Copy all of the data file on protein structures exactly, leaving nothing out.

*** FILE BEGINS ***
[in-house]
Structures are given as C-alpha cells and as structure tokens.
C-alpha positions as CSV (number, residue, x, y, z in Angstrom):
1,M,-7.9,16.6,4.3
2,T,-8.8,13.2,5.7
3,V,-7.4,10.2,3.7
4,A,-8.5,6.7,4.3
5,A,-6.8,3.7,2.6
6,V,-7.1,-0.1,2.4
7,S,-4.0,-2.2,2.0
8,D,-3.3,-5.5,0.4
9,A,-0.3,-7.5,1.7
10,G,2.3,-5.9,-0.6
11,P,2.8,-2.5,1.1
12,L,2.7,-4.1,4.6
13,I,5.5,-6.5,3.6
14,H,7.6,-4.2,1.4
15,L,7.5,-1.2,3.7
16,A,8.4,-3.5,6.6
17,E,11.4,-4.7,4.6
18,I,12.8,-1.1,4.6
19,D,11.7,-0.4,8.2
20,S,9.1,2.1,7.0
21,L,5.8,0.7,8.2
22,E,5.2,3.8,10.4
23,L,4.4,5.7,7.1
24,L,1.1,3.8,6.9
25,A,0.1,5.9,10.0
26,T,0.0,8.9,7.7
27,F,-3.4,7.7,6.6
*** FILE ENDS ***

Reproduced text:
[in-house]
Structures are given as C-alpha cells and as structure tokens.
C-alpha positions as CSV (number, residue, x, y, z in Angstrom):
1,M,-7.9,16.6,4.3
2,T,-8.8,13.2,5.7
3,V,-7.4,10.2,3.7
4,A,-8.5,6.7,4.3
5,A,-6.8,3.7,2.6
6,V,-7.1,-0.1,2.4
7,S,-4.0,-2.2,2.0
8,D,-3.3,-5.5,0.4
9,A,-0.3,-7.5,1.7
10,G,2.3,-5.9,-0.6
11,P,2.8,-2.5,1.1
12,L,2.7,-4.1,4.6
13,I,5.5,-6.5,3.6
14,H,7.6,-4.2,1.4
15,L,7.5,-1.2,3.7
16,A,8.4,-3.5,6.6
17,E,11.4,-4.7,4.6
18,I,12.8,-1.1,4.6
19,D,11.7,-0.4,8.2
20,S,9.1,2.1,7.0
21,L,5.8,0.7,8.2
22,E,5.2,3.8,10.4
23,L,4.4,5.7,7.1
24,L,1.1,3.8,6.9
25,A,0.1,5.9,10.0
26,T,0.0,8.9,7.7
27,F,-3.4,7.7,6.6